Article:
The Quarry from the Top

 Buzzi Unicem plant manager Steve Leus 11-10-2010Without thinking I had a chance in the world of success, I approached Buzzi Unicem plant manage Steve Leus in the fall of 2010 to ask for a tour of the cement plant and quarry. That usually results in months of getting bounced from corporate type to corporate type, ending up in a “No.”

I showed up in Steve’s office with a stack of prints I had taken over the past 40 years from the air, from inside the caverns, from the quarry’s edge, and of the plumes of white particulate that used to belch from the stacks of the plant. We had a great conversation, then he handed me a hard hat and we were on our way. THAT’S the kind of manager I like to deal with.

There are some stories that paralyze me because they are special to me. This is one of those. I kept putting off and putting off publishing it because I wanted to research the history of the plant that has changed names many times, boil down Steve’s explanation of how rock  becomes cement and do it right.

Let’s pull the trigger

Cape cement plant and quarry 11-10-2010Today, more than three years later, I figured I’d better pull the trigger on this puppy and start publishing it in bits and pieces. I am NEVER going to do all that research and transcribe the paper and digital notes I have. Let’s get real: I’m a photographer, not a historian. I’ll let the photos speak for themselves.

Part One will show the huge hole in the ground from the top. Well, not ALL the way from the top. I’ve got a bunch of aerial photos over the years that will run later.

Sometime in the future, I’ll publish photos taken from the bottom of the quarry including the tunnels that you are driving over when you are on Sprigg Street.

Unfortunately, NOBODY, Steve said, is allowed in them. There’s no danger of Sprigg Street collapsing, but safety regulations are a lot more stringent than they were a hundred years ago.

The old Blue Hole

Cape cement plant and quarry 11-10-2010If I remember my history and what Steve told me, the rounded area on the far right was what was popularly known as the “Blue Hole,” called that because of the color of the water that filled it. At one time, this area was two quarries. When the caverns were blown, it became one big hole.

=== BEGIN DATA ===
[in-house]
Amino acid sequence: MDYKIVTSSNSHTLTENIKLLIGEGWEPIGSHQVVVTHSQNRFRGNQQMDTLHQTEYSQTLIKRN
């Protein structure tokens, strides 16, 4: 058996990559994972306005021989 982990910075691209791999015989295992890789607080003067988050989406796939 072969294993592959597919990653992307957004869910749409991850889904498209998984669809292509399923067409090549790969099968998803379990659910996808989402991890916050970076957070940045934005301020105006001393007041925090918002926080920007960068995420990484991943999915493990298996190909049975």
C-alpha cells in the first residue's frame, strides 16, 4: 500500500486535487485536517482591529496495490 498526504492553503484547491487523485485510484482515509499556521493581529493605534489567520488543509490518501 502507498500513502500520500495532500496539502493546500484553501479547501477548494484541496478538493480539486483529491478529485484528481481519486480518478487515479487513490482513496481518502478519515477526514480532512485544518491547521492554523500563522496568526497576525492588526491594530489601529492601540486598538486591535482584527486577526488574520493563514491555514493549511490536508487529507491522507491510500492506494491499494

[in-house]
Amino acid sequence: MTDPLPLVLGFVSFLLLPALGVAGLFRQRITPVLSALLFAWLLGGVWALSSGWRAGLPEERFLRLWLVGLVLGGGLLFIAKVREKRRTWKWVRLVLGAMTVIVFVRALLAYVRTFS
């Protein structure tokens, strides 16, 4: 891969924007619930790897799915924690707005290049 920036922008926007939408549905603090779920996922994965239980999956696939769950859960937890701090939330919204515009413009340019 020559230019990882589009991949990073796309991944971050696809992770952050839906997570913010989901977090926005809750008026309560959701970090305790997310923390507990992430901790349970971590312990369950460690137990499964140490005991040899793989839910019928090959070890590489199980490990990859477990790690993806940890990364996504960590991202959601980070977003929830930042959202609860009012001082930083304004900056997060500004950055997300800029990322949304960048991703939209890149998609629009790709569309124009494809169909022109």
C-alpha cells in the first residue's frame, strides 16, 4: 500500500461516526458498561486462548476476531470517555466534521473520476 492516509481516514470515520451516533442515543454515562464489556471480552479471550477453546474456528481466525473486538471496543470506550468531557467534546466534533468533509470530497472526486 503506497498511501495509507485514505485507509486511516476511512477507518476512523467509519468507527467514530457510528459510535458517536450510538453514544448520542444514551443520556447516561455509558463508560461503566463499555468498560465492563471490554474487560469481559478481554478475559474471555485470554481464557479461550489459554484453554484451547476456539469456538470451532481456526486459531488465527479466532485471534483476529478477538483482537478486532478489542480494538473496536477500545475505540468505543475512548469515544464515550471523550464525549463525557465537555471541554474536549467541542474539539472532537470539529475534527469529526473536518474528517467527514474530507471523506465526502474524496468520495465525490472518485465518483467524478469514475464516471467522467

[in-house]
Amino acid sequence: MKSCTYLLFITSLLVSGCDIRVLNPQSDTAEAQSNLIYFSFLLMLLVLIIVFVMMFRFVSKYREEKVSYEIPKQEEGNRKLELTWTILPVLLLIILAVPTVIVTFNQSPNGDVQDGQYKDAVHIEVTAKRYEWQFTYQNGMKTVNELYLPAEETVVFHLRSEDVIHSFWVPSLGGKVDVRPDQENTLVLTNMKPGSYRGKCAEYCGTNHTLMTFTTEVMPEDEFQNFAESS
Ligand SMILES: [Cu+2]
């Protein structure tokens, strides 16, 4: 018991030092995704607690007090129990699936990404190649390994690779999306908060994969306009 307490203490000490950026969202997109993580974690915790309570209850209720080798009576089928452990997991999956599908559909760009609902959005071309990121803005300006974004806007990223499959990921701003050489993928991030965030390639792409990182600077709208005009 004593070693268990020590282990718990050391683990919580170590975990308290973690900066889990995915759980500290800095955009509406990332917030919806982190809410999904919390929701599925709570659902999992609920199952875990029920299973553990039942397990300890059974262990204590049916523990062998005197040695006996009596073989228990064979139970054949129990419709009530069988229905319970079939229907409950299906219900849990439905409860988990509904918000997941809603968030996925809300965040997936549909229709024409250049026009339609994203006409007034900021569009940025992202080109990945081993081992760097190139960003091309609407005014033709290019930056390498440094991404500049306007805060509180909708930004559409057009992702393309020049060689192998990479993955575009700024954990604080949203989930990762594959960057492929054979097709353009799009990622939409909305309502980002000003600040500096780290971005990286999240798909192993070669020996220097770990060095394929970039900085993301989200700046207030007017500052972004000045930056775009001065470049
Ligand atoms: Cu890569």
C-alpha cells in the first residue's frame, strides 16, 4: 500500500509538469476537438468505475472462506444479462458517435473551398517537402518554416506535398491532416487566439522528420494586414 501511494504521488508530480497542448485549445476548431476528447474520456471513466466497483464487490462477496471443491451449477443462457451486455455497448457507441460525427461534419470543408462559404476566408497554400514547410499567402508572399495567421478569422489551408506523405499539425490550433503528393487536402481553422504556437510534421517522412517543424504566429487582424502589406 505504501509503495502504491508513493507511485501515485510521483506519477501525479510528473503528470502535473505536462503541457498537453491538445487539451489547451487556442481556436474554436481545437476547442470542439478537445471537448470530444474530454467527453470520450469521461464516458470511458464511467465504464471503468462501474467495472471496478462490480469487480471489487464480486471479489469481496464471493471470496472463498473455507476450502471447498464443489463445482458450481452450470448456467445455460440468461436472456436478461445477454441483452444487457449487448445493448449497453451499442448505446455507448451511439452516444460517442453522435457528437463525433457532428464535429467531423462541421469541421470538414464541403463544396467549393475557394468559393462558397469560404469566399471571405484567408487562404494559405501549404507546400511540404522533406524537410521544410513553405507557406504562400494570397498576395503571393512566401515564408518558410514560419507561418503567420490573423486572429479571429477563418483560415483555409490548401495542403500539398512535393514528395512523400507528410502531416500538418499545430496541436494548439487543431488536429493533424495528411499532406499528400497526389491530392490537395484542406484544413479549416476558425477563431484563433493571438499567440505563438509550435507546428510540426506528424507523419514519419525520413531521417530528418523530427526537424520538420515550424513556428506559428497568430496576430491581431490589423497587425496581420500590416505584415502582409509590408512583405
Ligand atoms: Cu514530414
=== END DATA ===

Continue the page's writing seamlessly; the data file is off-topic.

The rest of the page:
You can see the dome of SEMO’s Academic Hall sticking up in the center of the photo.

Earlier stories about the quarry and cement plant

Quarry photo gallery

Some of the photos look a bit repetitious, but there are subtle difference in all of them. Click on any image to make it larger, then use your arrow keys to move through the gallery. Thanks to Steve for sharing a part of Cape that has fascinated me since I was a kid.

Cement Plant HQ and Other News

Cape cement plant office building built in 1926 11-10-2010A story in the Nov. 29, 1926, Missourian said “High officials of the Marquette Cement Manufacturing Company and affiliated corporations, have arrived in Cape Girardeau for the dedication late today of the new $50,000 office building near the plant in South Cape Girardeau. The new building, one of the most ornate and substantial in Cape Girardeau, has been completed and is ready for occupation.”

Although the late afternoon sun makes the color much warmer than it really is, the building looks like it has been well-maintained. It IS ornate.

Abandoned oxbows of Cape LaCroix Creek

Cape cement plant office building built in 1926 11-10-2010A view from atop the cement plant shows the headquarters building sitting near oxbows of Cape LaCroix Creek from the days when it used to join the Mississippi River close to the Diversion Channel instead of its present course north of the plant and south of what used to be Smelterville.

Other stories that day

Cape cement plant office building built in 1926 11-10-2010I can’t just read what I was looking for. I always get sucked into reading the stories around my target. Here’s what else was being written about on Nov. 29, 1926.

  • Bandit with mask and gun holds up the Kelso filling station on South Sprigg and makes off with $71 after forcing attendant Ray Ward into a closet and telling him, “Stay there for five minutes or I’ll blow your head off.”
  • Will Rogers not comfortable with his Louisville automobile ride when it hits 60 miles per hour: “Say, we might all get killed.”
  • KMOX in St. Louis to feature organ selections by William Shivelbine, the New Broadway Theater organist, and vocal selections by Dr. Jean Ruff, the Cape Girardeau baritone. The address on “Cape Girardeau,” to have been made by Julien Friant, “will not begiven, the time not being sufficient.”
  • Ernest Wagner, 68, a blacksmith put out of business by the automobile, died.
  • Two marriage licenses not returned to recorder (on the front page, with names, no less).
  • King Solomon takes 40th wife. Says it’s his last wedding, “since this was really and truly a love match.”
  • C. Hale, telegraph operator at Glenallen, writes The Missourian that he was not responsible for the error in a telegram which came here, which due to the transposition of the word “mother” and “motor” caused friends to believe Mrs. Max Weilputez had been drowned. It will be recalled that the message as received here said, “mother drowned,” but should have said “motor drowned.”
  • Geraldine Wilson secretly married to school teacher: Miss Geraldine Wilson, daughter of Mr. and Mrs. Orren Wilson, 1325 Broadway, was married secretly to Frank Jones of Whitewater Sunday. According to Mrs. Wilson, mother of Geraldine, the ceremony took place in an Illinois town and was a complete surprise to her and Mr. Wilson. Mrs. Jones had attended College High School and was a senior at Central this year and would have graduated in voice in the spring. Mr. Jones has attended Teachers College here and is now teaching at Round Pond School near Allenville.